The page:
Wednesday, April 4, 2012

The Perfect Poach

I could never poach an egg. A carton of wasted eggs later, I gave up and bought a poacher. It worked great and got me poached eggs on my plate. And all I wanted when I was pregnant were poached eggs sandwiches with cucumber slices! So when Bon Appetit did an article on The Perfect Poach I figured I needed to give it another try. And it worked! 

To quote from Bon Appetit:
Crack an egg, drop it into boiling water, and you'll get a poached egg, right? If it were that simple, there wouldn't be a million egg- poaching gadgets on the market. For clarity, we consulted the perfectionists at Thomas Keller's Per Se in New York, where chef de cuisine Eli Kaimeh gave us his number-one piece of advice: Start with a fresh egg. As an egg ages, the white deteriorates, which is why some poached eggs go floppy, surrounded by jellyfish-like tendrils of whites. At Per Se they put the raw egg in vinegar before cooking, which tightens the white so it's less likely to spread out. Instead of dropping the egg into simmering water, they stir the boiling liquid until it forms a whirlpool. The egg is placed in the vortex, creating the compact shape you see at restaurants that can be hard to achieve at home. Then they simmer it for exactly two minutes. That's the magic number to yield a cooked-through yet tender white and a thickened but runny yolk. You want "a lava-like flow of the yolk," says Kaimeh. And lots of buttered toast to go with it.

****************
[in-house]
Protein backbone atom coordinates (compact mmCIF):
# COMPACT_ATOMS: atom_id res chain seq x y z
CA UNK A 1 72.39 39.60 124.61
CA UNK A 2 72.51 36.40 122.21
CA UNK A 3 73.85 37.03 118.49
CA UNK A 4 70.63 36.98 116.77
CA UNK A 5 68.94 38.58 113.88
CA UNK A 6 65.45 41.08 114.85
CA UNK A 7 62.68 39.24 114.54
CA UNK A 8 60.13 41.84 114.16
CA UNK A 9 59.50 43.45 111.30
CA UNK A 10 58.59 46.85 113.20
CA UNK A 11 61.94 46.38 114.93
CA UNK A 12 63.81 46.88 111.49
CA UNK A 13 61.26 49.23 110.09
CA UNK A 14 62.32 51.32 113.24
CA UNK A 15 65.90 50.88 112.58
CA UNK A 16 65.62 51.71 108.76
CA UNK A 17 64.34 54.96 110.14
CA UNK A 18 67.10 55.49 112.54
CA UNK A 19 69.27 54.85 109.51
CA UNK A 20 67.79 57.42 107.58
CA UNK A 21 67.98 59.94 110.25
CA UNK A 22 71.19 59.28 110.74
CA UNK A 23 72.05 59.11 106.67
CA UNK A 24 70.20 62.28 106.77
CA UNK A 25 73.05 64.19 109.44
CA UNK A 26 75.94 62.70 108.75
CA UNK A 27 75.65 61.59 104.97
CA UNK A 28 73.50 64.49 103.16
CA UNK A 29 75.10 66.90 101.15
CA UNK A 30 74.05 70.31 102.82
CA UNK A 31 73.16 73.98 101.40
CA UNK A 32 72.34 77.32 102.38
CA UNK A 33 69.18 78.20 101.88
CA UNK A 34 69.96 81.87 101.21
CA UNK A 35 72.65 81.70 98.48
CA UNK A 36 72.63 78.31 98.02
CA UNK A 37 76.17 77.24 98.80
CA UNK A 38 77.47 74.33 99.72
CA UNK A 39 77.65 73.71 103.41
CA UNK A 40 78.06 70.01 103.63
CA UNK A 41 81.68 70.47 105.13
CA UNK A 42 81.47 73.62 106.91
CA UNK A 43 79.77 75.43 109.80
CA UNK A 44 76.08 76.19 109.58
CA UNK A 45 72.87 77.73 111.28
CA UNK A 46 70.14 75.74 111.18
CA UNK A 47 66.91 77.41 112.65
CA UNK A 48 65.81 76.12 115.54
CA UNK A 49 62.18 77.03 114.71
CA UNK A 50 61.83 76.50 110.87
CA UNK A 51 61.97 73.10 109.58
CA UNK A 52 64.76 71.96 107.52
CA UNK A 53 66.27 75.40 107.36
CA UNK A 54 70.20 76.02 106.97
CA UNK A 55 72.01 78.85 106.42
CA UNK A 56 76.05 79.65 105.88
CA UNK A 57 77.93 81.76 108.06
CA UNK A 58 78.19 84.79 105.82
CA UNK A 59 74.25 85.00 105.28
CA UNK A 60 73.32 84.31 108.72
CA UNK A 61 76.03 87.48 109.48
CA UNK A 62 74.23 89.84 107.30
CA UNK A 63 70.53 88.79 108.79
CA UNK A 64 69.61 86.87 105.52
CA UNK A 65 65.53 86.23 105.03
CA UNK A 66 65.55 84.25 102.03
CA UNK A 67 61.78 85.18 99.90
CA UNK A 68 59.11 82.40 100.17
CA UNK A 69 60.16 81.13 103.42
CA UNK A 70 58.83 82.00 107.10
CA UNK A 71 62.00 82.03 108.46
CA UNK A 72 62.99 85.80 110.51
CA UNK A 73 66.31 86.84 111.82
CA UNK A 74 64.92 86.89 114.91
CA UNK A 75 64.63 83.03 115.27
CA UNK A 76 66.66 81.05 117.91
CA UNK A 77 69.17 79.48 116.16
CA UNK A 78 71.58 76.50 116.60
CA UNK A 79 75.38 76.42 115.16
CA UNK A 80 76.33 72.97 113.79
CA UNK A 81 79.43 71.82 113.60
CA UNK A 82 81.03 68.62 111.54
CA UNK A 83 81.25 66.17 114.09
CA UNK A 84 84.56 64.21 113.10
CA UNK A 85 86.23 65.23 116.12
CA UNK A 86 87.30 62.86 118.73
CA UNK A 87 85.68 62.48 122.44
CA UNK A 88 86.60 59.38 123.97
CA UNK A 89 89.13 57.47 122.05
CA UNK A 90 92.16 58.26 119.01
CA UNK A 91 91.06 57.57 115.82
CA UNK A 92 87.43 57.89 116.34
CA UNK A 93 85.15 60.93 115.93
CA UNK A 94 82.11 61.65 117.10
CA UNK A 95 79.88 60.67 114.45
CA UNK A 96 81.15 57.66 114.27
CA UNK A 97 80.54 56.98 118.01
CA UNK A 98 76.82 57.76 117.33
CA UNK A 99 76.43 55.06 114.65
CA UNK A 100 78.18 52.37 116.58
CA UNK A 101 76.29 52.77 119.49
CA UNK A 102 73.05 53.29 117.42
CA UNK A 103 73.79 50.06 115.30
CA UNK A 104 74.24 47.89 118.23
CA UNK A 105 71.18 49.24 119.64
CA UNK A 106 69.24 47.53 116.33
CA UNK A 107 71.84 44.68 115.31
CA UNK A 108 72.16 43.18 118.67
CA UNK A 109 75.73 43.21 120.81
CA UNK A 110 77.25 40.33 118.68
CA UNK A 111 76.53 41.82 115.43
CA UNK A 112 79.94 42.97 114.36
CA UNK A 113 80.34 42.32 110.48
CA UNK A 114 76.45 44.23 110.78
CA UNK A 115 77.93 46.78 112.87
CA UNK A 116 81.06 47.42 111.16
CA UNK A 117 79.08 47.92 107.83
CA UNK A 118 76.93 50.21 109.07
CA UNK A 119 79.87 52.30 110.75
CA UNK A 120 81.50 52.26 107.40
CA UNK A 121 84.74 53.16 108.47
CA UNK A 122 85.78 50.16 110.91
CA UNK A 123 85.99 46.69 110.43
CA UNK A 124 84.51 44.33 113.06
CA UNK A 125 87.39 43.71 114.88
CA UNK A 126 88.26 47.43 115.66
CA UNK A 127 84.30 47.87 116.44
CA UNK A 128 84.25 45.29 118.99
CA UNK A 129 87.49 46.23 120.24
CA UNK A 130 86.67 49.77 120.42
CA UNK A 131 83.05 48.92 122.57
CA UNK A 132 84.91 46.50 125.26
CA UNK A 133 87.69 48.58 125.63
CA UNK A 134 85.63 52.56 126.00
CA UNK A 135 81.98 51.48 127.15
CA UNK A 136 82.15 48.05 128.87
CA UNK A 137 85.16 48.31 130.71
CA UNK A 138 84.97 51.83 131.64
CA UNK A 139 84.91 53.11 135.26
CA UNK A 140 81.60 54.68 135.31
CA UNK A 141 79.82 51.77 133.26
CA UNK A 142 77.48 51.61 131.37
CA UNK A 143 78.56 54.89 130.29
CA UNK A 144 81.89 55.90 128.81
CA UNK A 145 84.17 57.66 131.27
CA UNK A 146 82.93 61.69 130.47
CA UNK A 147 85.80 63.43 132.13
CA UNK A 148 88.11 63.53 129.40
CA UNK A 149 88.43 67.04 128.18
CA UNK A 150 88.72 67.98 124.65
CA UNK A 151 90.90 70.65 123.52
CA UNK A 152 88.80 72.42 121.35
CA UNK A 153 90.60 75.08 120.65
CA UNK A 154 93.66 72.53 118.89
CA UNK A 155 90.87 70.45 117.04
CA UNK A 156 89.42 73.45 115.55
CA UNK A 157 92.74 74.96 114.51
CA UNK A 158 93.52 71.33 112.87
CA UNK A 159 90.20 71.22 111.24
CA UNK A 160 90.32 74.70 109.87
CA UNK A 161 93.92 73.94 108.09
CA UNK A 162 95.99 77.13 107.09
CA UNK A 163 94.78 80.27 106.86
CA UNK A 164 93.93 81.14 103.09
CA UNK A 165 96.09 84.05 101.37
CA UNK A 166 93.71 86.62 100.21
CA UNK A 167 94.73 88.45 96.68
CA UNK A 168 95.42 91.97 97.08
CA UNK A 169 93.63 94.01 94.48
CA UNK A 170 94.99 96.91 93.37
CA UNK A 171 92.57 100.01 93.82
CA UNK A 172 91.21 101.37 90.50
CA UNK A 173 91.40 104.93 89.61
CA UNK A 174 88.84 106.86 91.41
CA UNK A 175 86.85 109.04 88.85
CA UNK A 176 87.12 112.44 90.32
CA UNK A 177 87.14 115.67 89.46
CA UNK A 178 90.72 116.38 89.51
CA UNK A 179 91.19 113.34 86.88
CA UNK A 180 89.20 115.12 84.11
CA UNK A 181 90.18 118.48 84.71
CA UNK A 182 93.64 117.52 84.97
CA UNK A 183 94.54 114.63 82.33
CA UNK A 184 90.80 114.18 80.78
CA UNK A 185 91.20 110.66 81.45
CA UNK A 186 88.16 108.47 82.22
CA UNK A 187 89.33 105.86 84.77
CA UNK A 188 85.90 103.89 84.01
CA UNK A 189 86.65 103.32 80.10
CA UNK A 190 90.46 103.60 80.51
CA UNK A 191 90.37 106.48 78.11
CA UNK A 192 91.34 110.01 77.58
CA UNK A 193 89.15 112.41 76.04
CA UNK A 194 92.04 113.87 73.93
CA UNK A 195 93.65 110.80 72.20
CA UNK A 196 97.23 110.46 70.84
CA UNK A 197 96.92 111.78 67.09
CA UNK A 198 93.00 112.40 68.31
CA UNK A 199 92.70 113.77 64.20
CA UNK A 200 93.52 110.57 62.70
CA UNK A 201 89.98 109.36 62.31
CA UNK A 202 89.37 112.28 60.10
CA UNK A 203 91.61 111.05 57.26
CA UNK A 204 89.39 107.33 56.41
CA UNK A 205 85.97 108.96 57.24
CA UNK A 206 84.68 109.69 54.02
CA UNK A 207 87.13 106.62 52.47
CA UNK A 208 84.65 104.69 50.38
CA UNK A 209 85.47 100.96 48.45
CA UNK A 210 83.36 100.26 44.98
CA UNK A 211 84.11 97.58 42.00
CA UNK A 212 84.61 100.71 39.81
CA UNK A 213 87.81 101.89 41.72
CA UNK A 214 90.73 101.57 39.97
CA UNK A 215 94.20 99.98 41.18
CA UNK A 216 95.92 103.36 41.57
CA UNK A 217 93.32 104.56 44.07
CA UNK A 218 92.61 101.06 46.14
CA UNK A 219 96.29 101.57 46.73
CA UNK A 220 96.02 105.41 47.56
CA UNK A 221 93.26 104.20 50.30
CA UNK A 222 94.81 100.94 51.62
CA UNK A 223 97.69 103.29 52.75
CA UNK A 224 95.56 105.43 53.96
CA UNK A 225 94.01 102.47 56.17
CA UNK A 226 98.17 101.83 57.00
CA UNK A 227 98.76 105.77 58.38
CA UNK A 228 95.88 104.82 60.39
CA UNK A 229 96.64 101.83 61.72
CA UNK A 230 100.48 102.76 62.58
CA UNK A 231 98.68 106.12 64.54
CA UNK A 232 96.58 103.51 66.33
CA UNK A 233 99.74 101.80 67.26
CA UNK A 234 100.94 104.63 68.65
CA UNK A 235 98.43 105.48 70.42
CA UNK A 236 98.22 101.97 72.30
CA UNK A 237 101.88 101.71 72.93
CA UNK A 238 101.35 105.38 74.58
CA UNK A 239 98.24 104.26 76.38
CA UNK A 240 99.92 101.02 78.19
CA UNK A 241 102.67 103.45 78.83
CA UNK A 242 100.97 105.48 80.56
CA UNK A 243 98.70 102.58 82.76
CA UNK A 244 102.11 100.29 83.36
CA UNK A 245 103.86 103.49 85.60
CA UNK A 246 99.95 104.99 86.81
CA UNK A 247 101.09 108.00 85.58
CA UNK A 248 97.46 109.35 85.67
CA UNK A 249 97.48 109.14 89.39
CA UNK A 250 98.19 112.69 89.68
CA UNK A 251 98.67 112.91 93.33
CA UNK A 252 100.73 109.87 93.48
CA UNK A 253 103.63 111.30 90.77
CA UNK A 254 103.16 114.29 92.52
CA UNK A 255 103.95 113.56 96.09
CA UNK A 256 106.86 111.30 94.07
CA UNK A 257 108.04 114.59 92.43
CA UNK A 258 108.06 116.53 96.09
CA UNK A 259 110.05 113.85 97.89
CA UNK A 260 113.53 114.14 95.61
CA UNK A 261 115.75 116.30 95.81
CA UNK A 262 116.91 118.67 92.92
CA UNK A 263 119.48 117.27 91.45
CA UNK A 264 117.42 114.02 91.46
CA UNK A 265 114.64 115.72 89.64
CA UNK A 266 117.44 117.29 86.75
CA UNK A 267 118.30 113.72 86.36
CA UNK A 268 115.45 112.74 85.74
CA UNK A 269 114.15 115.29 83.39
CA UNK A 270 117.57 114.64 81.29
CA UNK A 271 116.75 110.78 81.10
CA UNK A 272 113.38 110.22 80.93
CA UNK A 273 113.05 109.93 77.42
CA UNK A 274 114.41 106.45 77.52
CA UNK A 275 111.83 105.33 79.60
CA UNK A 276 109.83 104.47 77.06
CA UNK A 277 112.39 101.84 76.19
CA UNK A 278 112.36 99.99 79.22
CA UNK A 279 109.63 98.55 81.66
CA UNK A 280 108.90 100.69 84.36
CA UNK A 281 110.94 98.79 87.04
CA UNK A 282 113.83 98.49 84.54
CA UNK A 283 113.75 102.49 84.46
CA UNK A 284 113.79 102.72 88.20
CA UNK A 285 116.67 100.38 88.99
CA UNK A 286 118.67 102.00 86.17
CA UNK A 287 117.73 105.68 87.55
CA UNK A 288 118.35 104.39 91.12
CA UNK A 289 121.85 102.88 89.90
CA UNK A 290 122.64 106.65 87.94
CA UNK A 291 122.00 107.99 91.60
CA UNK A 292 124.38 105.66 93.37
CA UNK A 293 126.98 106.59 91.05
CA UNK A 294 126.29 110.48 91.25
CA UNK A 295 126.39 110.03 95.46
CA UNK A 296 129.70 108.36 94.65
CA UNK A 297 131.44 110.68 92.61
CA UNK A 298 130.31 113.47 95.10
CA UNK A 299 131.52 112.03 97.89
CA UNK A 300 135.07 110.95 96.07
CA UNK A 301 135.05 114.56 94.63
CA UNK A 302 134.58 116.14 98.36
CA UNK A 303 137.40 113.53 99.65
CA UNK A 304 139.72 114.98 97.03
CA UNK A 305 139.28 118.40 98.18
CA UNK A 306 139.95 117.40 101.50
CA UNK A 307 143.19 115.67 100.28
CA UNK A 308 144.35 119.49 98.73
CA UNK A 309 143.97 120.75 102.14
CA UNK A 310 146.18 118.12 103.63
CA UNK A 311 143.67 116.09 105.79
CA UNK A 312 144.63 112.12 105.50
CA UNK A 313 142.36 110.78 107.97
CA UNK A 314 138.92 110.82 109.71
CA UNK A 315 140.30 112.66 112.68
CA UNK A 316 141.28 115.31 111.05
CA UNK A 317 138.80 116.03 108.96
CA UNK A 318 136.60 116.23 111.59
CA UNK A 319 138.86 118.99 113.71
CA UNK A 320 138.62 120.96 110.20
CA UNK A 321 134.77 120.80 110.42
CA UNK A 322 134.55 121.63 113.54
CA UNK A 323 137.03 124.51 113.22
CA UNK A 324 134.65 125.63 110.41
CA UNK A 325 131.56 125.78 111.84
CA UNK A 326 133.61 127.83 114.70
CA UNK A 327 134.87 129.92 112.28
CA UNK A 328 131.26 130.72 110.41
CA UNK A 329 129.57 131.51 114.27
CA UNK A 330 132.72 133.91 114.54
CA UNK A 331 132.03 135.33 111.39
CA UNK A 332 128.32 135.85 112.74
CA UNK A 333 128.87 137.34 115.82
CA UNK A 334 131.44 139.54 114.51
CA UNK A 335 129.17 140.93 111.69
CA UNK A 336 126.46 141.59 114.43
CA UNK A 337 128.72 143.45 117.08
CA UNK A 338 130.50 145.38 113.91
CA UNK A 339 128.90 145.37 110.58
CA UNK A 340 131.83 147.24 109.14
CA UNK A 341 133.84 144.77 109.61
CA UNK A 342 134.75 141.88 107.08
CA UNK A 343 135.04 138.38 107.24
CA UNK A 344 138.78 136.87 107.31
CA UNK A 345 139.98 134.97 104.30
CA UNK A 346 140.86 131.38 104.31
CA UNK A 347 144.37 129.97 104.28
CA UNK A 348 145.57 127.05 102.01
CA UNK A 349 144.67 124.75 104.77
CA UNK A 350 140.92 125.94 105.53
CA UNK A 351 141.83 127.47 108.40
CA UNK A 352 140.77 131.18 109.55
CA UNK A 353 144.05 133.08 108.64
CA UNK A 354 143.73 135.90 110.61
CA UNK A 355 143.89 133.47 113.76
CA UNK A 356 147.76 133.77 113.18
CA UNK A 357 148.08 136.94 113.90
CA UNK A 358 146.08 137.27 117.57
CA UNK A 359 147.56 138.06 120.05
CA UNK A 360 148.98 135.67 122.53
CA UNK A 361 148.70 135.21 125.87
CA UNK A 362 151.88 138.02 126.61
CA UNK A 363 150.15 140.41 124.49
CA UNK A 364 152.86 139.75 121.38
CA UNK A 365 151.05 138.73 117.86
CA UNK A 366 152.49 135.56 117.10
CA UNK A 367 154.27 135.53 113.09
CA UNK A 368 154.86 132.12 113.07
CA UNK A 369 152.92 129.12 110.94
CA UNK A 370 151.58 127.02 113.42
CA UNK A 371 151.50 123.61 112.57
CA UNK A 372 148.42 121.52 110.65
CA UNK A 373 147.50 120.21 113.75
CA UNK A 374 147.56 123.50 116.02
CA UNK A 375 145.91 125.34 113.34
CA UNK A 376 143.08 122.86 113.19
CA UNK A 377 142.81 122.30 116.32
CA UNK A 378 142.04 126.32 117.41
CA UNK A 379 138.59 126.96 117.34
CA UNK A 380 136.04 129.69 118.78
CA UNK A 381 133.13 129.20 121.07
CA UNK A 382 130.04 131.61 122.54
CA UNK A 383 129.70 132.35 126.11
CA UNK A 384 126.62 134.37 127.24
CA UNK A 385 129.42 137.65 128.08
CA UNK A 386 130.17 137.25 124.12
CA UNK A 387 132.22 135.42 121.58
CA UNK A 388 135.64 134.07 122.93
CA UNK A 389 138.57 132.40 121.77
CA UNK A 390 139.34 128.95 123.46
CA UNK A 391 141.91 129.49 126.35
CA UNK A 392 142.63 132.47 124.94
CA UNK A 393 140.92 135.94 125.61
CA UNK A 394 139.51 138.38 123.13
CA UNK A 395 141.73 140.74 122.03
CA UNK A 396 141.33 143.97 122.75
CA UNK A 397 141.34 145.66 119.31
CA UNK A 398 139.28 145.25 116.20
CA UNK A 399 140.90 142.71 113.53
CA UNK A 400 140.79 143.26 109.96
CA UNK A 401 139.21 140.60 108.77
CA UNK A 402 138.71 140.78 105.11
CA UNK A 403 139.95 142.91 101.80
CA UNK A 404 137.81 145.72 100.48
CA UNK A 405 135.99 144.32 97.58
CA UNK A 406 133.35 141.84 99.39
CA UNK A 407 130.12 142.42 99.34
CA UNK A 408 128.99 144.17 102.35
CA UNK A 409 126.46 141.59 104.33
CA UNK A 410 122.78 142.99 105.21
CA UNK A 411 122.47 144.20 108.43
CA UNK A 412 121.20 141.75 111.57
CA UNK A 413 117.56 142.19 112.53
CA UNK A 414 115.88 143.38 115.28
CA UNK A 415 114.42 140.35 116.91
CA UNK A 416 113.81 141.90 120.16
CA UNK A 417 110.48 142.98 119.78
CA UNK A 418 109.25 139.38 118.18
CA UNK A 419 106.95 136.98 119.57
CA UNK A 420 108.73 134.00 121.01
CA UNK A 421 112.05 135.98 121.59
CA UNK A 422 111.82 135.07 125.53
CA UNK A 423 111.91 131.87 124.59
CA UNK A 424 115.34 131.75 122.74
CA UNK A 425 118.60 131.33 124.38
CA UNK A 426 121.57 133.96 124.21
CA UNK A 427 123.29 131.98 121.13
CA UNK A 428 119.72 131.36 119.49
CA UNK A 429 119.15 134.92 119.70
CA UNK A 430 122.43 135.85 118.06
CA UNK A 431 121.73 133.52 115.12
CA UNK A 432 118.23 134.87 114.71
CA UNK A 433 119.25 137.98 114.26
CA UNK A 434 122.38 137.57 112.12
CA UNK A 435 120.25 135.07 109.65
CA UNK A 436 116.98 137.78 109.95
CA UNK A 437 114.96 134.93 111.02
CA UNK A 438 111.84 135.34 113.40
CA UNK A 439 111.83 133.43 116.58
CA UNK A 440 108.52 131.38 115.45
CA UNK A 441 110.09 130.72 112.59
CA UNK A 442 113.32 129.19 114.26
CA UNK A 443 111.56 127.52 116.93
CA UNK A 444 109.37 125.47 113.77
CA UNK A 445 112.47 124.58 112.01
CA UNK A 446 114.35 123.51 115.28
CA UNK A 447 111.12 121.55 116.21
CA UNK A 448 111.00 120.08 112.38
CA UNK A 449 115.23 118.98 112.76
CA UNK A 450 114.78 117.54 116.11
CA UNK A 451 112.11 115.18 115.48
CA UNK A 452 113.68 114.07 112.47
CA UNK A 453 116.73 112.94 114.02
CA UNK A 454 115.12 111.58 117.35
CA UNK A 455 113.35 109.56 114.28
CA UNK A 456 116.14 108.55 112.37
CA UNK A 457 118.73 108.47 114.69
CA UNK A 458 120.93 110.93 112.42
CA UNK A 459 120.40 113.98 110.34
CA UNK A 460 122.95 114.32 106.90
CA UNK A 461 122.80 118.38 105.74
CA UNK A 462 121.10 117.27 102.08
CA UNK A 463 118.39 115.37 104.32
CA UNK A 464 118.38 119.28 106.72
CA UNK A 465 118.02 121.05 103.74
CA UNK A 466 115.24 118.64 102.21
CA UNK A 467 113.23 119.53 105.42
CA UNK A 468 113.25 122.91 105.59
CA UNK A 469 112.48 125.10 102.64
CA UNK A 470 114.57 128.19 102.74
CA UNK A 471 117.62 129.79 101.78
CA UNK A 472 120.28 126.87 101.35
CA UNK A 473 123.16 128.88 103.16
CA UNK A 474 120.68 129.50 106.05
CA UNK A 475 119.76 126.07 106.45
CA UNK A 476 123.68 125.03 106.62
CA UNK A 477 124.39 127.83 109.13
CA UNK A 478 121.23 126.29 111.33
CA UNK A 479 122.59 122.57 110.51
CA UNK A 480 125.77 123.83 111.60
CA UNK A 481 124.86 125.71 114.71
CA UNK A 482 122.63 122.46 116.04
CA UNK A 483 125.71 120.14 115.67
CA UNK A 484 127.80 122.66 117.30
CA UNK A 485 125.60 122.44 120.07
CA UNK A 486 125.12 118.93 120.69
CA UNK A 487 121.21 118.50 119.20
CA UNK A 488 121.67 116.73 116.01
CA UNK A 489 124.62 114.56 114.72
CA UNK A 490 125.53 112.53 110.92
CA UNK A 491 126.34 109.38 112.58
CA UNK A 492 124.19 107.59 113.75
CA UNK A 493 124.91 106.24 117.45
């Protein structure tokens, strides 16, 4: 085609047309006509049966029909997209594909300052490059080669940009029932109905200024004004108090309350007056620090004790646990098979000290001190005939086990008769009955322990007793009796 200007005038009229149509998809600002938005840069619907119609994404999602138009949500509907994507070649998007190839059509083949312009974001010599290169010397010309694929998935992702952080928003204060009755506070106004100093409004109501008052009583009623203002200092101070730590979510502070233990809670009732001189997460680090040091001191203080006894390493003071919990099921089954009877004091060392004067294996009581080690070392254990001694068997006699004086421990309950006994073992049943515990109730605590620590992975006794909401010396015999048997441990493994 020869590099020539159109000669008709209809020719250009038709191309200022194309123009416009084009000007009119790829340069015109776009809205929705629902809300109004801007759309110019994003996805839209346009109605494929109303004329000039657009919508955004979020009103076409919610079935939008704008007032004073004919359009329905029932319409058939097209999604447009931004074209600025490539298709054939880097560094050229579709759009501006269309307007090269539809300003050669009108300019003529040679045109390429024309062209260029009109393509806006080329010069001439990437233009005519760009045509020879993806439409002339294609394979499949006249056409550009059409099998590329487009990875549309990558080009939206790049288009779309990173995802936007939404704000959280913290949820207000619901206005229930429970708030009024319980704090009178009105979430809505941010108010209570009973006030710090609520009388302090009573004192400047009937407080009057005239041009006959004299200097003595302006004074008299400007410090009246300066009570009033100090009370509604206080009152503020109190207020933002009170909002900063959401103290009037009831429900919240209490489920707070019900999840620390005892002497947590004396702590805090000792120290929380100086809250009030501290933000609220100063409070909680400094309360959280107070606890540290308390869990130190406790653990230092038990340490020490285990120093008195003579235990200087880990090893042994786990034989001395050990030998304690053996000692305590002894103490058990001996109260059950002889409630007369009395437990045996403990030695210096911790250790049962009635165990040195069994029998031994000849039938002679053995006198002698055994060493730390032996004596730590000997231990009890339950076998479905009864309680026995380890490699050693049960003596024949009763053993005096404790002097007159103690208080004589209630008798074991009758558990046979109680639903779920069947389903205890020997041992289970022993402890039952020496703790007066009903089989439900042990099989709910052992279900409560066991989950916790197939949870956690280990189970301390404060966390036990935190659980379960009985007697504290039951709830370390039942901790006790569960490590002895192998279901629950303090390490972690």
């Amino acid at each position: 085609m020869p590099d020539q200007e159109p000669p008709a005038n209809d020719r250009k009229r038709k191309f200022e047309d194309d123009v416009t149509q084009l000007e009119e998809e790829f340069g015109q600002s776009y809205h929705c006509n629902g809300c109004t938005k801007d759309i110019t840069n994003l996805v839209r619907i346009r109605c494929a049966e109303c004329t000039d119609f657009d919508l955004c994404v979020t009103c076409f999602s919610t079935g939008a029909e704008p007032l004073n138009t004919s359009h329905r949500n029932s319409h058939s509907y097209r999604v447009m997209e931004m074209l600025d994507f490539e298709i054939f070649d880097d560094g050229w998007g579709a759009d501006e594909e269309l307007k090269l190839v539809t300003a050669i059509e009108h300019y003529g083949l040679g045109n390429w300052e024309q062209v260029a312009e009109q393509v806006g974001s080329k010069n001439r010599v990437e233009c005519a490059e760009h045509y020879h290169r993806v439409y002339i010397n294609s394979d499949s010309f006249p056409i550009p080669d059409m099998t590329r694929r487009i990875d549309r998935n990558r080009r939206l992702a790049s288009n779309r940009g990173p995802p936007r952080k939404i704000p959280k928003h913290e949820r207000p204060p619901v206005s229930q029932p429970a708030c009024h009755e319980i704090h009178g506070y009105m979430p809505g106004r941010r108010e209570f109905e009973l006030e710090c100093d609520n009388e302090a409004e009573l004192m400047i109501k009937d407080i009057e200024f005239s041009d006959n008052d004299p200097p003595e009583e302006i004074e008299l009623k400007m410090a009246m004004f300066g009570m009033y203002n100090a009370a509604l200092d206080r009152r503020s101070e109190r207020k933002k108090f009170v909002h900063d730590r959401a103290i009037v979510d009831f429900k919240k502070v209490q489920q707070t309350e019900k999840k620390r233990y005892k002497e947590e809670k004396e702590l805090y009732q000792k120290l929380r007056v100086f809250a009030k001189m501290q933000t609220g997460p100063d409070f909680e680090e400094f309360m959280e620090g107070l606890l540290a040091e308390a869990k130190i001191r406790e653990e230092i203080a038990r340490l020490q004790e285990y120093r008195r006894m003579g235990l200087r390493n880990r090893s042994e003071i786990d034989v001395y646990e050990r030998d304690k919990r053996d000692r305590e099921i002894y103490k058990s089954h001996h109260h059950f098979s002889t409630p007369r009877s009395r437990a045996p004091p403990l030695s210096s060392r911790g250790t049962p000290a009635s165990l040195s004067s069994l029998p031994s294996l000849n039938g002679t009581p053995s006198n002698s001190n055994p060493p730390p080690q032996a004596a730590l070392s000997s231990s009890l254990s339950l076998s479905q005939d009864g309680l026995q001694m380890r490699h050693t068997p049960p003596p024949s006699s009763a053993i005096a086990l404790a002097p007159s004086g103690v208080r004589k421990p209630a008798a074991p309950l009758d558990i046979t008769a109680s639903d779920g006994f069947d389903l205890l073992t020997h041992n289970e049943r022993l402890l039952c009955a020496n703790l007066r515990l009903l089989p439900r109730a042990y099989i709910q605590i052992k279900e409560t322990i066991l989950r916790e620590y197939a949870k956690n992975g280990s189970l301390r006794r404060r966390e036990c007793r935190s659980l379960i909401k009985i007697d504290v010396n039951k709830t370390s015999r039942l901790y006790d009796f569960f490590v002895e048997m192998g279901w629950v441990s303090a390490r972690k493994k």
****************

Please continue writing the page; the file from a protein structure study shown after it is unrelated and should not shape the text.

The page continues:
Here is a step by step guide on how to do it, with images.
Pour 1/2 cup distilled white vinegar into each of 2 small bowls. Crack 1 large egg into each bowl, taking care not to break the yolk; let stand for 5 minutes.

Meanwhile, bring a medium saucepan of water to a boil over medium-high heat. 

Using a whisk, vigorously swirl water until a vortex forms in the center.

Slip one egg with vinegar into vortex and continue to swirl water with whisk around edges of pan until it returns to a boil. The egg white should wrap tightly around the yolk, forming an oval shape.

As soon as water returns to a boil, reduce heat to medium and gently simmer egg, frequently swirling water, for 2 minutes. 

Using a slotted spoon, lift egg from water and use kitchen shears to trim any stray pieces of egg white. Place egg on paper towels and gently blot; transfer egg to a bowl or plate.

Repeat with remaining egg.

If poaching more than 2 eggs, repeat using fresh water. 
Season with coarse sea salt (such as Maldon) and freshly ground black pepper.

Do ahead. Can be made 1 day ahead. Immediately transfer to a bowl of ice water and let cool. Using a slotted spoon, transfer to a plate. Cover, chill. Rewarm in a saucepan of simmering water for one minute.

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